Many of the models here have two versions: one with a synchronous reset, and one with an asynchronous reset. This leads to the obvious question of which version should be used. There is, unfortunately, no clear answer to this question.
In a complex design, there are always going to be corner cases which require an asynchronous reset; these might include, for example, clock generators, enables for tristate buses, and control signals which are driven externally.
You'll need to decide whether the rest of your logic should use a synchronous or an asynchronous reset, or possibly some combination of both. Keating and Bricaud cover this question (very) briefly, and appear to be in favour of synchronous resets; this is certainly the traditional solution. The paper by Cummings, Mills, and Golson covers the issues in much more detail.
Many FPGAs have a dedicated internal global asynchronous reset line; in principle, this frees up internal routing and improves timing (by keeping synchronous reset signals out of CLBs). On the face of it, then, it makes sense to use asynchronous resets exclusively in these devices. However, in practice, this net is generally unusable, since it is likely to be slow, and so cannot be synchronously de-asserted. The current Xilinx coding guidelines (UG901, p76) recommend using only synchronous resets. The paper by Ken Chapman may also be of interest. This isn't specifically concerned with the choice of an asynchronous or a synchronous reset, but makes the point that over-resetting an FPGA design can be counter-productive.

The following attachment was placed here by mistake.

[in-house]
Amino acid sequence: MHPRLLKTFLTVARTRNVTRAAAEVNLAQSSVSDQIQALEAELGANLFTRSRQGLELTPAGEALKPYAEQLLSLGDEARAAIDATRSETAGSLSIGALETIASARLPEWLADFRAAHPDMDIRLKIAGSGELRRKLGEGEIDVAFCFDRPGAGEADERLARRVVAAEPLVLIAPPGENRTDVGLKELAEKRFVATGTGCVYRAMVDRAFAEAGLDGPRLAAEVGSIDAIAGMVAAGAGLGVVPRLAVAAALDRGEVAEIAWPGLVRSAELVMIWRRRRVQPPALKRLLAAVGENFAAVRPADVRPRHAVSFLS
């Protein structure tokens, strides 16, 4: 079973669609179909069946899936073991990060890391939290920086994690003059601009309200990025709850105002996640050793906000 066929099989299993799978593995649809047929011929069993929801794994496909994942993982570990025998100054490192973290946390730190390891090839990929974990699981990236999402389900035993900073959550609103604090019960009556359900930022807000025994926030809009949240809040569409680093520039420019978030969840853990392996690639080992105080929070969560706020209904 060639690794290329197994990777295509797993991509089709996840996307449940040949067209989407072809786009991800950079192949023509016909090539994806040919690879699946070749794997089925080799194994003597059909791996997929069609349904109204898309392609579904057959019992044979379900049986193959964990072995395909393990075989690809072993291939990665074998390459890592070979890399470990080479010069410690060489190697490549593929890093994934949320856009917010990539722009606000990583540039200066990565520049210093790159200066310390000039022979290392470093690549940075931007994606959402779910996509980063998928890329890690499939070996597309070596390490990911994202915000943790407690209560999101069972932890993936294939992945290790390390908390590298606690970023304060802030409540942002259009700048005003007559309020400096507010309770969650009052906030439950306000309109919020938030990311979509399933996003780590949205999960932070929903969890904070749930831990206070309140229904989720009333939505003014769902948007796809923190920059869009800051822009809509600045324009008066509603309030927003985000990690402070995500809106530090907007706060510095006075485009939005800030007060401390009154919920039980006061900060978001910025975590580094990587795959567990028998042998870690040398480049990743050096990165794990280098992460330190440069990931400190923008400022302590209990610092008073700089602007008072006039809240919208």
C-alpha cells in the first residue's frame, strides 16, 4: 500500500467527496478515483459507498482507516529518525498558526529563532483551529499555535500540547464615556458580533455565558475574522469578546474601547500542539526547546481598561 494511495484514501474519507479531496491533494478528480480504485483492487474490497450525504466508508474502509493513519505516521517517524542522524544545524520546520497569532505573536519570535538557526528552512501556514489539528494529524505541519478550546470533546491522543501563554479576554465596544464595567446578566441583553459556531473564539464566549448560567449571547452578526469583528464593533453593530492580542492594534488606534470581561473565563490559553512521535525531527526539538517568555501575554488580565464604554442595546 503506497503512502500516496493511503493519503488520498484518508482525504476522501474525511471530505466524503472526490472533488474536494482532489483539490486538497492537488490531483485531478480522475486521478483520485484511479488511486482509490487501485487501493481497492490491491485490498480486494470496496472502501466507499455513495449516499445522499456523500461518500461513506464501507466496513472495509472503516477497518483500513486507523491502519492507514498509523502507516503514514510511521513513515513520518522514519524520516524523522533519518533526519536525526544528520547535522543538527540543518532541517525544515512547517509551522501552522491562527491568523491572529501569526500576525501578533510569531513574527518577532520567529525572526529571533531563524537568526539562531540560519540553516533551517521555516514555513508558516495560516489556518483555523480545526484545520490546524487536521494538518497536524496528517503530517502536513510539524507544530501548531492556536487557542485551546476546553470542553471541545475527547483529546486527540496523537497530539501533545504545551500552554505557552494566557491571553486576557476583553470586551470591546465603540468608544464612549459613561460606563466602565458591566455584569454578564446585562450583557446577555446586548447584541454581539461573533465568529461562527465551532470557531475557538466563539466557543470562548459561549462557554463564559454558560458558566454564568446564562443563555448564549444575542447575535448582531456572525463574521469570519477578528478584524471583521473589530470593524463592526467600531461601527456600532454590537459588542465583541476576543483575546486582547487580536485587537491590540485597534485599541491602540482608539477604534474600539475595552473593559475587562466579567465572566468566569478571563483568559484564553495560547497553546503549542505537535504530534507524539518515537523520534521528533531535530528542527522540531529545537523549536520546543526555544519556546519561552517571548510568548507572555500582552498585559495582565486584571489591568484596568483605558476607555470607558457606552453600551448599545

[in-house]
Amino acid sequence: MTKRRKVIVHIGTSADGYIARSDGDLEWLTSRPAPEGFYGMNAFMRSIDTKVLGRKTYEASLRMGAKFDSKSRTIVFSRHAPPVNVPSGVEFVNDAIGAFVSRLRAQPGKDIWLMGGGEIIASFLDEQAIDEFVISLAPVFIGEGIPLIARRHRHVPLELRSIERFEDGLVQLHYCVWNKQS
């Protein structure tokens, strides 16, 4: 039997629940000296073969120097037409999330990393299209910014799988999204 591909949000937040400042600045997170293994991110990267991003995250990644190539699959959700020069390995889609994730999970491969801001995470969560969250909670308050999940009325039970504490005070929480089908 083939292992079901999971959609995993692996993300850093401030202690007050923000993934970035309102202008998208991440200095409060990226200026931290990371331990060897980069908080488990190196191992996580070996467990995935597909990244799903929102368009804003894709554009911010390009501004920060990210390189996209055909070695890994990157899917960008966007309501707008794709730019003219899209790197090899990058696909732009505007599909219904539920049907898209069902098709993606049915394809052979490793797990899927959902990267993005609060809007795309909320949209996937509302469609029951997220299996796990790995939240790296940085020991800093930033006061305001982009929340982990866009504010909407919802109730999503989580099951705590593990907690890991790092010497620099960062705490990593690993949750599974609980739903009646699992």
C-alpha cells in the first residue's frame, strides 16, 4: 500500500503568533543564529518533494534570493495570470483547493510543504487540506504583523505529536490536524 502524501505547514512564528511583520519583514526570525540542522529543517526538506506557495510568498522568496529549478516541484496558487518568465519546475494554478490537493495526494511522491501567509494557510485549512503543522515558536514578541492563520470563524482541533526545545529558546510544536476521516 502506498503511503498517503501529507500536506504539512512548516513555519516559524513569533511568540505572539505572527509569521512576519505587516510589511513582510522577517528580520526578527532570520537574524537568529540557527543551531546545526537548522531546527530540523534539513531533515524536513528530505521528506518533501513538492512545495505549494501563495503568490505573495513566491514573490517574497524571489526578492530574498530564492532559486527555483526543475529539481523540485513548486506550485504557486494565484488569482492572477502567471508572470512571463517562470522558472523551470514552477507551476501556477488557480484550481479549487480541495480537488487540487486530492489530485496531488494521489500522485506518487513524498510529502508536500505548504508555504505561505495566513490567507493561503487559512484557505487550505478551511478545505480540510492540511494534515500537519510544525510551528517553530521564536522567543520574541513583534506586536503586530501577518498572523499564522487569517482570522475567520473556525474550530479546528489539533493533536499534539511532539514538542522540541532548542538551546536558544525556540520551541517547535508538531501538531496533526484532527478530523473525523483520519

If you don't already know whether you should be using synchronous or asynchronous resets, and you don't have the time or the inclination to read the papers, then you should use synchronous resets. At some point, however, you're likely to find a problem.